The political fall guy in the Ontario legislature for the gas-plants scandal, Energy Minister Chris Bentley won’t seek the Ontario Liberal leadership and will resign his seat in the next election.
Bentley told QMI Agency Thursday night he won’t enter the race to replace departing Premier Dalton McGuinty. When the now-suspended legislature resumes with a new Liberal leader and an election is called, the London lawyer will also give up the London West seat he’s held since the McGuinty-led Liberals swept to power in 2003.
The 56-year-old will formally announce both moves Friday.
“It has been a remarkable nine years,” Bentley said. “It’s been a great chapter, a very interesting chapter in my life. It is time to write the next chapter.”
Taking himself out of the Liberal leadership race leaves Southwestern Ontario with only two big-name Liberals — both women — potentially left: Health Minister Deb Matthews of London, and former economic development minister Sandra Pupatello, who gave up her Windsor seat in the last election to work in the private sector.
A fourth Grit heavyweight, Finance Minister Dwight Duncan of Windsor, took himself out of the running this week.
Pupatello says she’s considering a run.
Bentley wouldn’t say if he will support Matthews if she makes a run, only that “Deb and I have worked very well together.”
Reached Thursday night, Matthews said she has “nothing but the deepest respect and admiration” for Bentley.
“I think he’s made an outstanding contribution. He’s exactly the kind of person that we need more of in politics,” she said.
She gave away nothing new about her own leadership aspirations, saying she’s still considering it.
“It’s now time for me to really have that conversation with my soul to really make the decision whether this is something I’m prepared to enter,” she said.
News of his departure surprised some Liberals who thought Bentley might take a stab at his boss’ job.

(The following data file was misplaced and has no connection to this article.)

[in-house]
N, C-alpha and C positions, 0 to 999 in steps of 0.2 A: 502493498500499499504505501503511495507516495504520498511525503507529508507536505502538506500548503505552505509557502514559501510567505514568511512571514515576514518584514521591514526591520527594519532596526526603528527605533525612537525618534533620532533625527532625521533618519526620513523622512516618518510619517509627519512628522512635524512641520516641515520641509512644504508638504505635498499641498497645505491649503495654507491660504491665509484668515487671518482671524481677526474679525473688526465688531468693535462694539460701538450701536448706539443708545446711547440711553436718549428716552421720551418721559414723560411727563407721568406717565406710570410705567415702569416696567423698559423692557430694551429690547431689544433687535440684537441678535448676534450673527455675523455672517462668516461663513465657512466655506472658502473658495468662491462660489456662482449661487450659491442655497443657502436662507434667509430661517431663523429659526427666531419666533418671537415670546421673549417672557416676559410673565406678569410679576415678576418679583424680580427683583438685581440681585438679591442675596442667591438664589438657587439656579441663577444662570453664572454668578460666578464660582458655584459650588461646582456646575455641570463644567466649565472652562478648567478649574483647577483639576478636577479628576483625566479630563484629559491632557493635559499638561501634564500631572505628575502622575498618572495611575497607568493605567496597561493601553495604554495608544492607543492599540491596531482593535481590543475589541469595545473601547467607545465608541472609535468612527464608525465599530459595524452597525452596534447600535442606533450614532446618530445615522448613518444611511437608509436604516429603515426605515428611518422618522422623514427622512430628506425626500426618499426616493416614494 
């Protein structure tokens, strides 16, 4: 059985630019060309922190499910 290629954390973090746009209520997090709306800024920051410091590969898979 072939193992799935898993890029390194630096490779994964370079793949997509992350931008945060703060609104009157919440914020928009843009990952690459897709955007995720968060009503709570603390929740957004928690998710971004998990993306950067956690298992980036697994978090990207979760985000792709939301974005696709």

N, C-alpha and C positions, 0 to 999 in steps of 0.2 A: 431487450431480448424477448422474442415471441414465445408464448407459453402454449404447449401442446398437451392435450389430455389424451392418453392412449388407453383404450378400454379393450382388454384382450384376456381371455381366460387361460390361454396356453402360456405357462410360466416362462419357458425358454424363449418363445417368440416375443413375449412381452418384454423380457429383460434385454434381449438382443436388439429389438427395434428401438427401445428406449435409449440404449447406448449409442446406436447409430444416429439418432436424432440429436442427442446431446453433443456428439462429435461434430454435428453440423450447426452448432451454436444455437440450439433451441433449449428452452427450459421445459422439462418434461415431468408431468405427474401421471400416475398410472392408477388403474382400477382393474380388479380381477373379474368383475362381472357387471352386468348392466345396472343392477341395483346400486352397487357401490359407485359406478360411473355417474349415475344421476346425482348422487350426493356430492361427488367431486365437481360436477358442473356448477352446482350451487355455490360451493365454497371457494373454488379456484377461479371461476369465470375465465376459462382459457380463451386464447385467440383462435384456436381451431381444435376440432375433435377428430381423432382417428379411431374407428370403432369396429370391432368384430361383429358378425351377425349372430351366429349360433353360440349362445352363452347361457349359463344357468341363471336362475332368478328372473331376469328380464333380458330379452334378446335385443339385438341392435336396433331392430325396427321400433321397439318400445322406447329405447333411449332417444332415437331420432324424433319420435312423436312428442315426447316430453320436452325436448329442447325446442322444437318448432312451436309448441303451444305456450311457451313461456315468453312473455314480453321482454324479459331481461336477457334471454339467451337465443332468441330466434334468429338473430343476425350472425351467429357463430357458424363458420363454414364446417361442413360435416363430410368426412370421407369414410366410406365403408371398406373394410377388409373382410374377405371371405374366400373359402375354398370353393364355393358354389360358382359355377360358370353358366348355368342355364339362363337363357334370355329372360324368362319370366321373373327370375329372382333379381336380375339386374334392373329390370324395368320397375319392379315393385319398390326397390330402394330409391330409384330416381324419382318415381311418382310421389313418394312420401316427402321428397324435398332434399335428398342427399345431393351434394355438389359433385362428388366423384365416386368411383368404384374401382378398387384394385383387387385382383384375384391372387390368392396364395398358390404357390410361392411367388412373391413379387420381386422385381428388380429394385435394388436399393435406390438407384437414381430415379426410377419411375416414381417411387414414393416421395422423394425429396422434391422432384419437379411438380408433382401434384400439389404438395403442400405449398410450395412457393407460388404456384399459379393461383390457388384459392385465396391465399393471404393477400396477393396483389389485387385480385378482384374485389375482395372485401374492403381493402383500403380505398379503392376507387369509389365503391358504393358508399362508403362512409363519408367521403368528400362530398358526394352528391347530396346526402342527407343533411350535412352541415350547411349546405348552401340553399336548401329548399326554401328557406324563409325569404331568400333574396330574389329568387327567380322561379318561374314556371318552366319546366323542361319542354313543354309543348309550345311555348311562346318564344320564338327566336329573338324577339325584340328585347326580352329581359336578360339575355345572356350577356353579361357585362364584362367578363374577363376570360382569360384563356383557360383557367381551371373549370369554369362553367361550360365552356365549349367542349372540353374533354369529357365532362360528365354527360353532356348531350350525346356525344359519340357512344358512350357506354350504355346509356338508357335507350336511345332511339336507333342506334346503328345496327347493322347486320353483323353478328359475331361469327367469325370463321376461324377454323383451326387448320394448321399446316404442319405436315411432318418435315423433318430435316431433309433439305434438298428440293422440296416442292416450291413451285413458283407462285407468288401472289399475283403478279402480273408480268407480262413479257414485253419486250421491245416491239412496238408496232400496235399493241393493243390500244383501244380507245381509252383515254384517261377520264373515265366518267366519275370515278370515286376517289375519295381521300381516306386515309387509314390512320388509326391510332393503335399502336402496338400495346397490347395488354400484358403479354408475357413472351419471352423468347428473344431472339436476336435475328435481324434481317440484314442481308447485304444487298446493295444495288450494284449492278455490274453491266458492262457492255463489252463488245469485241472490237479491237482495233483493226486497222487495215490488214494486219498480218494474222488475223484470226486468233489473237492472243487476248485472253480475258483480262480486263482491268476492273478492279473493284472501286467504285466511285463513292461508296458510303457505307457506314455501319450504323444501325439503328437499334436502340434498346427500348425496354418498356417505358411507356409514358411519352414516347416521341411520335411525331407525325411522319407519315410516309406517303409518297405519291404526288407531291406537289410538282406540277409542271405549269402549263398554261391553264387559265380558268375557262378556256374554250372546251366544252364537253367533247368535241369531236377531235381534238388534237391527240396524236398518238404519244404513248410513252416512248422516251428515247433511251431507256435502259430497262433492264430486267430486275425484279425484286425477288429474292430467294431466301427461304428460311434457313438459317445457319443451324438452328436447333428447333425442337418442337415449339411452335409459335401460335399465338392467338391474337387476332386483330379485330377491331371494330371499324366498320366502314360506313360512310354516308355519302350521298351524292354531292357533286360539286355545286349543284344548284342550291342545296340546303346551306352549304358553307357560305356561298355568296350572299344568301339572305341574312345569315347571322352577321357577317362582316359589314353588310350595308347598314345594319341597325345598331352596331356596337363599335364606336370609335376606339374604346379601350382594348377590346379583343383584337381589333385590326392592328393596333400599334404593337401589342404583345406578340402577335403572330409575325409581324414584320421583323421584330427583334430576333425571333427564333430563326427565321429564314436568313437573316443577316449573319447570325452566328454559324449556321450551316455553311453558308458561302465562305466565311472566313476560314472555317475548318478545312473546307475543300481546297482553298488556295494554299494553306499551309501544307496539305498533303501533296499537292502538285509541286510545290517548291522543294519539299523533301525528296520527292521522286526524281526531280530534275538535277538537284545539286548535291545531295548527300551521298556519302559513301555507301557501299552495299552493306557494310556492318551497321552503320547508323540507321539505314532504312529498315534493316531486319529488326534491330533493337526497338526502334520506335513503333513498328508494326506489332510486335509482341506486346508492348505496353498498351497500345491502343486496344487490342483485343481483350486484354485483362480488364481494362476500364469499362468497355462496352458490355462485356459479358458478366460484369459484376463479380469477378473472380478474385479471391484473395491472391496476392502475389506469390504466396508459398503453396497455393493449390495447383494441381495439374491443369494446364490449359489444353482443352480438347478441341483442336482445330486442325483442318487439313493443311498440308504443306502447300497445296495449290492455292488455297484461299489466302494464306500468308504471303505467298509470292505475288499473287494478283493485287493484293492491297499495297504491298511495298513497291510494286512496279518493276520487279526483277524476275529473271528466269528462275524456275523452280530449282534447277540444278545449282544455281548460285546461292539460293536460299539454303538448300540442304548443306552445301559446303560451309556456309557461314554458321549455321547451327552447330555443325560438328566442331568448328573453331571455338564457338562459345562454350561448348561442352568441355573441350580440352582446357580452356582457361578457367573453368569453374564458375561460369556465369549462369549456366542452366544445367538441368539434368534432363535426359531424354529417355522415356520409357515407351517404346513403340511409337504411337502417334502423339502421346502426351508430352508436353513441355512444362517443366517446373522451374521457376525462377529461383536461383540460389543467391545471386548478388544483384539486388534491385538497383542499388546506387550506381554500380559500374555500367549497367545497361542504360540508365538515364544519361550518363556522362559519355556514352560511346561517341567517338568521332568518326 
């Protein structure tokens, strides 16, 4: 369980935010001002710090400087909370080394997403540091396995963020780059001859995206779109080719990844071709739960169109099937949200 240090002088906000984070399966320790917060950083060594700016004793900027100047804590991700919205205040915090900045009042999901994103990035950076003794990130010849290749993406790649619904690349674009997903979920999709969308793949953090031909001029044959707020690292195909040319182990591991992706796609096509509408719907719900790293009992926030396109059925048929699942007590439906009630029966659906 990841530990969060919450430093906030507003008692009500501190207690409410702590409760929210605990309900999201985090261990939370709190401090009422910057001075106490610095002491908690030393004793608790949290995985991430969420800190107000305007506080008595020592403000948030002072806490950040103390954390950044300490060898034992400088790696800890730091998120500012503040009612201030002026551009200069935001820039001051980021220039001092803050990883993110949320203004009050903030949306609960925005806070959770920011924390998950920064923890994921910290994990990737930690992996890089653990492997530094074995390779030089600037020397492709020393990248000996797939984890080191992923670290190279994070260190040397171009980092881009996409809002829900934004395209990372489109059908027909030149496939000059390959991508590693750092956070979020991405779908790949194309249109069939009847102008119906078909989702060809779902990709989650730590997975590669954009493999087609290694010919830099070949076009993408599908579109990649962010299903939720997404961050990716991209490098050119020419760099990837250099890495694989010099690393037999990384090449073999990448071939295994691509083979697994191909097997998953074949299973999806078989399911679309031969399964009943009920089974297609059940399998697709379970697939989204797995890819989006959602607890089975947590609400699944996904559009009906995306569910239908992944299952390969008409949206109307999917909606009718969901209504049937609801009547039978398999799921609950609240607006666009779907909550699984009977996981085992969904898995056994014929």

“He’s served the province well in his time,” said Doug Ferguson, a former national Liberal president who ran federally for the party in Bentley’s riding.
“It’s certainly going to change the political landscape in the London area and I wish him well as he concludes his career.”
Bentley had come under a harsh spotlight at Queen’s Park in recent months, seen by many as the fall guy for pre-election moves the Liberals quietly made to kill two Toronto-area gas plants at a cost to taxpayers of at least $230 million before last fall’s election left the Grits one seat shy of a majority government.
Bentley took over the energy portfolio afterward, stepping into a political firestorm as the minister in charge of making peace with rural regions riled over the explosive growth of often-unwanted wind farms and the government’s seizure of local control over where they can be built.
Opposition critics contend the two Toronto-area gas plants, which faced fierce local opposition in Mississauga and Oakville, were killed to safeguard Liberal re-election chances in those ridings last fall.
A minister since he first went to Queen’s Park, Bentley had served as attorney general, labour minister, and colleges and universities minister.
“I think he’ll go down in history as one of our most effective attorney generals,” Ferguson said.
In recent weeks, Bentley felt the heat of the gas-plants scandal under the threat of a rare contempt citation in the legislature, pushed by opposition parties demanding government documents on the two deals.
In the end, the government first released more than 30,000 pages of records, then another 20,000, but questions remained about who knew what and when, and the Opposition Tories vowed to keep the pressure on when the legislature — prorogued until after the Liberals choose a new leader in late January — returns.
The fallout from the controversy was building when McGuinty shocked even his own party nearly two weeks ago, calling an emergency caucus meeting to announce he’d resign as premier and prorogue the legislature until the Grits choose a new leader.
News of Bentley’s departure came as a surprise to some in the Liberal party who thought he might make a run for the leadership.